Over the past few months of enforced Covid-19 remote working for everyone, I have noticed a sudden surge of Remote Working Gurus on LinkedIn and other Social Media platforms all peddling their snake oil on how to make your organisation successful as a remote working work force. After watching a few of their videos or reading a few of their blog posts, I can promise you that the vast majority of them a talking a load of shit!
From what I can tell, most of them offer nothing more than trying to convert pointless office based ceremonies like meetings etc into pointless Zoom or Skyped based waste of times.
Successful remote working takes a lot of hard work and in truth it takes completely re-evaluating a lot of common working practices. This book offers some great explanations of resources, potential obstacles and innovative solutions for getting things done, and still feeling connected.
Dispell the myth of the remote worker
Many people seem to want to believe the myth and illusion that Remote workers or companies that have set themselves as remote based businesses. Are basically people who only work from from exotic locations and travelling the world and only working the hours that suit them.
I can testify that the reality is completely different, although I have managed to travel and work in some great places and I still manage to do some travelling and carry on working. That, is more of then exception rather than the rule. A vast majority of my time is spent working from my home office, which I built inside my Double Garage. I have it equipped with all the things I need, but most importantly I have it designed to ensure that I am productive and comfortable.
It’s far less, idyllic and probably not to everybody’s taste but I love it and the fact that my commute is less than 30 seconds and I can walk away from it and close the door at any time, is what matters to me most.
Sure I do have experienced some pretty sporadic work patterns over the years. For instance I have had customers based in really difficult time-zones, but I have managed to adjust my work-times to overlap with theirs. Which is, as you’ll discover in reading this book is one of the most crucial elements to making remote working a success, is that you are able to have at least some portion of the day where there is some overlap in the working day.
Successful Remote based businesses
The authors of this book, know what it takes to build a successful remote business primarily because they have actually built a successful remote based business. The have successfully created products that have not only made their lives easier but also those of other remote businesses.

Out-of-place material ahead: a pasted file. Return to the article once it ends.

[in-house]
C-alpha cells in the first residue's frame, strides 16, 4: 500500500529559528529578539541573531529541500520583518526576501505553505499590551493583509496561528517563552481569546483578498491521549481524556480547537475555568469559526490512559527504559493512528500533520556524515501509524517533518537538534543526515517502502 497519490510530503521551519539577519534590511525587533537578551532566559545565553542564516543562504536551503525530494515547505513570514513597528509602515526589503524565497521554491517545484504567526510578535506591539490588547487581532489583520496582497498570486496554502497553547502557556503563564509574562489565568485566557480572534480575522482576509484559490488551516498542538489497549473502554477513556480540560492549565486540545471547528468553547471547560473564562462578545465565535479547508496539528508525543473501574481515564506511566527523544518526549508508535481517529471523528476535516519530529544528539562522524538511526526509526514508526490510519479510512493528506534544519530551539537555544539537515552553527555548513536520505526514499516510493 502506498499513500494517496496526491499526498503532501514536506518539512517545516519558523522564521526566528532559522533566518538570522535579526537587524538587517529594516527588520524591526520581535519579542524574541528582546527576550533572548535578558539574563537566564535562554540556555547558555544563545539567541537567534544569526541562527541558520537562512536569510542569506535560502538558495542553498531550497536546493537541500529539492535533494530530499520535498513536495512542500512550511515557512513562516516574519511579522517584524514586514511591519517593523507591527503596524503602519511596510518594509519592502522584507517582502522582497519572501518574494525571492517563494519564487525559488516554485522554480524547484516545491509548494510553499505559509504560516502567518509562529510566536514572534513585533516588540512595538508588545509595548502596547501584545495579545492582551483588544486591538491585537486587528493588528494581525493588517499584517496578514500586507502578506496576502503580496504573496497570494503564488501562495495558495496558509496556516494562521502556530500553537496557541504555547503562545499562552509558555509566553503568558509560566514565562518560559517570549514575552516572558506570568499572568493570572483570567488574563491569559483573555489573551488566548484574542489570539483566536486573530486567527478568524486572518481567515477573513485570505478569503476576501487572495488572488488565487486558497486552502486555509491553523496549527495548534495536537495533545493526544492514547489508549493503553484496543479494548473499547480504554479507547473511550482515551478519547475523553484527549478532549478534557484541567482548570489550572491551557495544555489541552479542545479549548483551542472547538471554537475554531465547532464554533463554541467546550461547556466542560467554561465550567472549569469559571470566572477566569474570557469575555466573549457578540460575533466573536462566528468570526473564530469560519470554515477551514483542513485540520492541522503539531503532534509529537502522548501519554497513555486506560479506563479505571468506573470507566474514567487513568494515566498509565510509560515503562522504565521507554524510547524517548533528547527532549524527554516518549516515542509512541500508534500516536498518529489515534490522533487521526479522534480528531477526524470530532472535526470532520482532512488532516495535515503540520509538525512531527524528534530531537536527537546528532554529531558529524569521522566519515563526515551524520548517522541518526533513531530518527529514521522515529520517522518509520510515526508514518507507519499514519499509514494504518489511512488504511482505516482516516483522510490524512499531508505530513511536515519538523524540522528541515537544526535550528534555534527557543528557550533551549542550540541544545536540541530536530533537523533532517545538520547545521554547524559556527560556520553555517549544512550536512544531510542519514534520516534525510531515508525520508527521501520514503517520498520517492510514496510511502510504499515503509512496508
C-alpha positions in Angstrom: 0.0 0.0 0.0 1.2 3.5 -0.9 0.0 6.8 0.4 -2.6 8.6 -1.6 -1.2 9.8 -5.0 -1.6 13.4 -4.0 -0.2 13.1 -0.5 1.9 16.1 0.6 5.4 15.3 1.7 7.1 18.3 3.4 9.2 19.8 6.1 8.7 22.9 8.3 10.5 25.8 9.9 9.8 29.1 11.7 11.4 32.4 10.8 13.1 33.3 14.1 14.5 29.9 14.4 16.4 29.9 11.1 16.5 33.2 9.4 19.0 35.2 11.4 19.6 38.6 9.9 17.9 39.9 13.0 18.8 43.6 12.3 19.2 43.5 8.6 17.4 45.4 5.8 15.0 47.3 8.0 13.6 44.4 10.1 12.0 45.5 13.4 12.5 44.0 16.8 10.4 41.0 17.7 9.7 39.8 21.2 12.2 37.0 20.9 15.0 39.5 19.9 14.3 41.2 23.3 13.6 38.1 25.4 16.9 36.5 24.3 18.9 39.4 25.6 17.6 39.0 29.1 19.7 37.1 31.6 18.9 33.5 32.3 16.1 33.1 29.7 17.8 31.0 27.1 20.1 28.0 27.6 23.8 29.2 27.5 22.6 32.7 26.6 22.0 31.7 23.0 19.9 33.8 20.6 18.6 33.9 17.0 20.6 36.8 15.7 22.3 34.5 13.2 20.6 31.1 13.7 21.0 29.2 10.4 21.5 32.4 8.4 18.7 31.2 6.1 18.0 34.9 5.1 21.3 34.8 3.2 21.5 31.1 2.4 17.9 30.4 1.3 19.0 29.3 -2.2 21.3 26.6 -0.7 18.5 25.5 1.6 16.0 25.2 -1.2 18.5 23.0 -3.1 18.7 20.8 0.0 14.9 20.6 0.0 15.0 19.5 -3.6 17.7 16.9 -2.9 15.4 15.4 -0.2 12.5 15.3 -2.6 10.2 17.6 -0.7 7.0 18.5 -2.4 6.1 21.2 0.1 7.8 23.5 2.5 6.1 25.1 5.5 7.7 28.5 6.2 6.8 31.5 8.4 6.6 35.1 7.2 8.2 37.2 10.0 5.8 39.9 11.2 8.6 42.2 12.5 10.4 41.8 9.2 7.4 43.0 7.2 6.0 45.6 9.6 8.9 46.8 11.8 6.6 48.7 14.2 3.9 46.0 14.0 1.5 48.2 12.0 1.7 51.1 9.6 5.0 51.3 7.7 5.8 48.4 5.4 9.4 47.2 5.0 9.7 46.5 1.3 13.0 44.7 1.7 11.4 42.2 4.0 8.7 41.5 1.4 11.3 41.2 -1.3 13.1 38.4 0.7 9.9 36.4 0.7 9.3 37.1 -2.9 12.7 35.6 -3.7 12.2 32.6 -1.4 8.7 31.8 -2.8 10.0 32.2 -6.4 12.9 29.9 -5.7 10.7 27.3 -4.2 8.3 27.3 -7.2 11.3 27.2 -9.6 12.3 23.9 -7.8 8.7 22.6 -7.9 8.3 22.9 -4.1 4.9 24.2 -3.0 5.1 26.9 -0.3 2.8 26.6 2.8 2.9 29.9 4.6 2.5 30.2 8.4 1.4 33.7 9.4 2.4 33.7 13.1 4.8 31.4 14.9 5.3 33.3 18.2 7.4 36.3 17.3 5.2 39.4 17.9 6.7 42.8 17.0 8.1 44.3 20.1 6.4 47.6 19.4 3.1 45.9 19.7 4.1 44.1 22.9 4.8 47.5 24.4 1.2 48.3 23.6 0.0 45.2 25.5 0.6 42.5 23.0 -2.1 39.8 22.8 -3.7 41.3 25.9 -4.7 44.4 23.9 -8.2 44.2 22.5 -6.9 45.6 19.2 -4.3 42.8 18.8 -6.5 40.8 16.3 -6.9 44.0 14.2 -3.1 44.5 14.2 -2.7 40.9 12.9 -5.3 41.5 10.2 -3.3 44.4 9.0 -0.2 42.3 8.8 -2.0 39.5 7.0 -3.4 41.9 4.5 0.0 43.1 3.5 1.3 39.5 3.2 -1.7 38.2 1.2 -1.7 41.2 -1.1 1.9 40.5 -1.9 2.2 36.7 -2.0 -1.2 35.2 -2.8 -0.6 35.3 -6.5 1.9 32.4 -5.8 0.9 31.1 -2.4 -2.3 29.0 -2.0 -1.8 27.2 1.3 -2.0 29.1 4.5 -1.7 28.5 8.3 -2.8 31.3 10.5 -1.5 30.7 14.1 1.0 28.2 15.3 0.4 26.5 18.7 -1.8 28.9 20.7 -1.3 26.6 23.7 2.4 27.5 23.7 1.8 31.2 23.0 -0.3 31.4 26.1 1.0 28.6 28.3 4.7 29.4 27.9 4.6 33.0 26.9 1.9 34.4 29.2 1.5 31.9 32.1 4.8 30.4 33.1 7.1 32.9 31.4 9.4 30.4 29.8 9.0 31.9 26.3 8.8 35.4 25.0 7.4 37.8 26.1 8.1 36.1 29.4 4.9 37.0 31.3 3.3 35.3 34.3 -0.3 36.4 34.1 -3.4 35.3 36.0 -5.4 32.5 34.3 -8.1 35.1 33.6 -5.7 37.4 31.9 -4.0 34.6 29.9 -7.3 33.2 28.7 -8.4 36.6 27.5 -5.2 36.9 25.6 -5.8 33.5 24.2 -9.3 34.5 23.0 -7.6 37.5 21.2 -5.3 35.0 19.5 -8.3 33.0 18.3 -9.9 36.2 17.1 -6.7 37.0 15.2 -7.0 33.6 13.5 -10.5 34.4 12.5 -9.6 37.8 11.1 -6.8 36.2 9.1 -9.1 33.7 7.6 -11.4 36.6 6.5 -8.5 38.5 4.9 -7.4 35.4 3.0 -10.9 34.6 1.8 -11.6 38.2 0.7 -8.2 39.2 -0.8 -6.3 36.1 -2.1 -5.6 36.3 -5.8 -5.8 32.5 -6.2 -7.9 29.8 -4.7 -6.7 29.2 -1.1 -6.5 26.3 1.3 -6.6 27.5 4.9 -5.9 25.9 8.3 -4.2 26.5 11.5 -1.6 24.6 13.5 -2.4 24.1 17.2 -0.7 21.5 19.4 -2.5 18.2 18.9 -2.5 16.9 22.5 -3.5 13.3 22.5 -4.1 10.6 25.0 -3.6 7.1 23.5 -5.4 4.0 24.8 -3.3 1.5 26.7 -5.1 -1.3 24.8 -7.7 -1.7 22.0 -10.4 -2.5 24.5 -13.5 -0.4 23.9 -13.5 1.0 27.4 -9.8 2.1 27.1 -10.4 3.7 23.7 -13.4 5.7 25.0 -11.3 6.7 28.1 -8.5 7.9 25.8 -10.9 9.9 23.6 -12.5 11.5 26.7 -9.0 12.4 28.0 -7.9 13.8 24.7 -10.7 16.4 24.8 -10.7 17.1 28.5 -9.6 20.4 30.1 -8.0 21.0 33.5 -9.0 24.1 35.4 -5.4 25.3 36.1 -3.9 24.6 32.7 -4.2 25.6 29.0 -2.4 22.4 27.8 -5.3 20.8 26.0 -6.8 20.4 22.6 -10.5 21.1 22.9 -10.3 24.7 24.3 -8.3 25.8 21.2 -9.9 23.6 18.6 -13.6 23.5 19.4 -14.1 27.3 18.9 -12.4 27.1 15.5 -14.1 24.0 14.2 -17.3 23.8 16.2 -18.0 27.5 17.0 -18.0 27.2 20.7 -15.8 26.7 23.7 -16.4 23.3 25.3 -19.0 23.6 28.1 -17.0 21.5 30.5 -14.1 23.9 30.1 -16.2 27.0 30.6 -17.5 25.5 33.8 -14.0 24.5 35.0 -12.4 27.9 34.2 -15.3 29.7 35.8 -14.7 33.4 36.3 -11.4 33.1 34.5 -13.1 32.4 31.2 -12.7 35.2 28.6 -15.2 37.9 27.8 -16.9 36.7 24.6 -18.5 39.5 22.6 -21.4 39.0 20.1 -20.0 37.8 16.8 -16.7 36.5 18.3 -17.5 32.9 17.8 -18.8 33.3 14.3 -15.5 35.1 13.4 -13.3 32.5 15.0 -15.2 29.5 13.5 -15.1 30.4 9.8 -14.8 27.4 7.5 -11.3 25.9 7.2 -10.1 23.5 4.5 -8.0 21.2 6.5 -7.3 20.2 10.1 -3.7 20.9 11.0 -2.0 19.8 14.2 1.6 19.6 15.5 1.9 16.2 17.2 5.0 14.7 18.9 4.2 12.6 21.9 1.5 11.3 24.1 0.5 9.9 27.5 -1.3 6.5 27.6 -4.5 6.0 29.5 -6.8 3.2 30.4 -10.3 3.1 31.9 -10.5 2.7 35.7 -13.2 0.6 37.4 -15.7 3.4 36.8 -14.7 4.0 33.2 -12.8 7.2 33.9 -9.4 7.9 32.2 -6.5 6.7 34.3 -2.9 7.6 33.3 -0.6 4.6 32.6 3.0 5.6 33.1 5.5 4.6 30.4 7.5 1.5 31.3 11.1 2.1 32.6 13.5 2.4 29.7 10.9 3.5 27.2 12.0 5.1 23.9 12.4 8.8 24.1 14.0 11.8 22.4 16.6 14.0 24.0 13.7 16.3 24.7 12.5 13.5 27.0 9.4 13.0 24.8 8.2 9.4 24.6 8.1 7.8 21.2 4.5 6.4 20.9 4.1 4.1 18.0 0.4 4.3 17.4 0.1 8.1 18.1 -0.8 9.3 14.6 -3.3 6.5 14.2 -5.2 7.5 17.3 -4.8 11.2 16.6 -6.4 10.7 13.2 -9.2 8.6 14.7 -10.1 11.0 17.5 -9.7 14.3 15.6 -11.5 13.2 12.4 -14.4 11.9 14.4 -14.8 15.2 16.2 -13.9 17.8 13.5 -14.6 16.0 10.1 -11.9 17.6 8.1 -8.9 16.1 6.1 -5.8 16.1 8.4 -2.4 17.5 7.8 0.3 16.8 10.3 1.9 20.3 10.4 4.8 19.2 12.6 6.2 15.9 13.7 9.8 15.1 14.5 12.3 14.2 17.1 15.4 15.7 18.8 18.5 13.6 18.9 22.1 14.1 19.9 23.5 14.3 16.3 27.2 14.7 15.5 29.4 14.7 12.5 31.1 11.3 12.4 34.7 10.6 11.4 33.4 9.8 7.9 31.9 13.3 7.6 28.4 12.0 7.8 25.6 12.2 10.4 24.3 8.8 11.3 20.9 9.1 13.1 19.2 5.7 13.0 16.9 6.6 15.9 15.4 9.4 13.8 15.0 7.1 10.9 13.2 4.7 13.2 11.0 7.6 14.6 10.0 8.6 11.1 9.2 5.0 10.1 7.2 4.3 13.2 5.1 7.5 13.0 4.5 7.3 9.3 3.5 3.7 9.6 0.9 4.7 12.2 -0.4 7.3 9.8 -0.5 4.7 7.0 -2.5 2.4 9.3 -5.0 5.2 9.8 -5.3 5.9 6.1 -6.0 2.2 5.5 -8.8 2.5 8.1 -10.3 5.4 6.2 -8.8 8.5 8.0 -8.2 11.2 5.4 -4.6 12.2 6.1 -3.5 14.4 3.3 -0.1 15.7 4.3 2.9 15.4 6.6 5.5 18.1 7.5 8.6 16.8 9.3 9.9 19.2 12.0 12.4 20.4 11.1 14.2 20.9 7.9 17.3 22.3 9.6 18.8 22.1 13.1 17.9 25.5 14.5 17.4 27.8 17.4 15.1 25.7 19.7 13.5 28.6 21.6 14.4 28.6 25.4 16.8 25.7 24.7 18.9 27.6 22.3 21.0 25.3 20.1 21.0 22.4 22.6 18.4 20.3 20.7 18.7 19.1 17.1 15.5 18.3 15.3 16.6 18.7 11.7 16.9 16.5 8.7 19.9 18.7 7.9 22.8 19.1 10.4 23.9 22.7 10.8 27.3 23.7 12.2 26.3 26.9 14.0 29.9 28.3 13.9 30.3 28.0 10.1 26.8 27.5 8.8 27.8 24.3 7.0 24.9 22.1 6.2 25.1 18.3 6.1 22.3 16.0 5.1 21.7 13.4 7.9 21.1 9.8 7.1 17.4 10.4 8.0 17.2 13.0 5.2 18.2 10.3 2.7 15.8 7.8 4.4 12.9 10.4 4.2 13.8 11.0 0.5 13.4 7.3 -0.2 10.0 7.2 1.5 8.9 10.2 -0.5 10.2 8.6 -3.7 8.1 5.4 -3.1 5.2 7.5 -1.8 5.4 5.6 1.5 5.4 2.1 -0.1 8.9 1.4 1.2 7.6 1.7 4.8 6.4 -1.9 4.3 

The same authors of this book, have also just released another product, hey.com a new approach to email, which is consent-based.
All their products, services and support have been developed by their 100% remote based team.
Why I recommend this book
This book provides the road-map to embrace the best parts of having to work from
Home so it can continue in the future.
Although this book does mention a few tools etc, one has to bear in mind that tools don’t ensure success of remote working they merely facilitate it. What makes remote work a success is complete change in culture within the organisation.
I recently read an extremely long blog post by a typical Management Consultant type person, who basically just ranted and rambled about why Remote Working will never be successful. However, all the issues he was complaining about were actually all really simple to fix , but all they needed was a mind shift change and that change just required them to make it.
Remote work can either be successful for you or it could be a total disaster. It’s entirely up to you! This book just provides some background as to how a small web development company based in Chicago transformed itself in a multi-national success story just by implementing remote working.
The basic principles in this book can be summed up in that if anyone or organisation wants to Remote Working to succeed, then there is a responsibility for all concerned to re-evaluate and possibly re-engineer all business processes and methodologies to be adapted for remote based work. It is highly likely that a number of current processes or methodologies need to completely axed and that is to be accepted, because you just can’t just do everything you currently do and move it to an online world. There are a whole host of current management best practices that just don’t work in an online connected world, and its OK.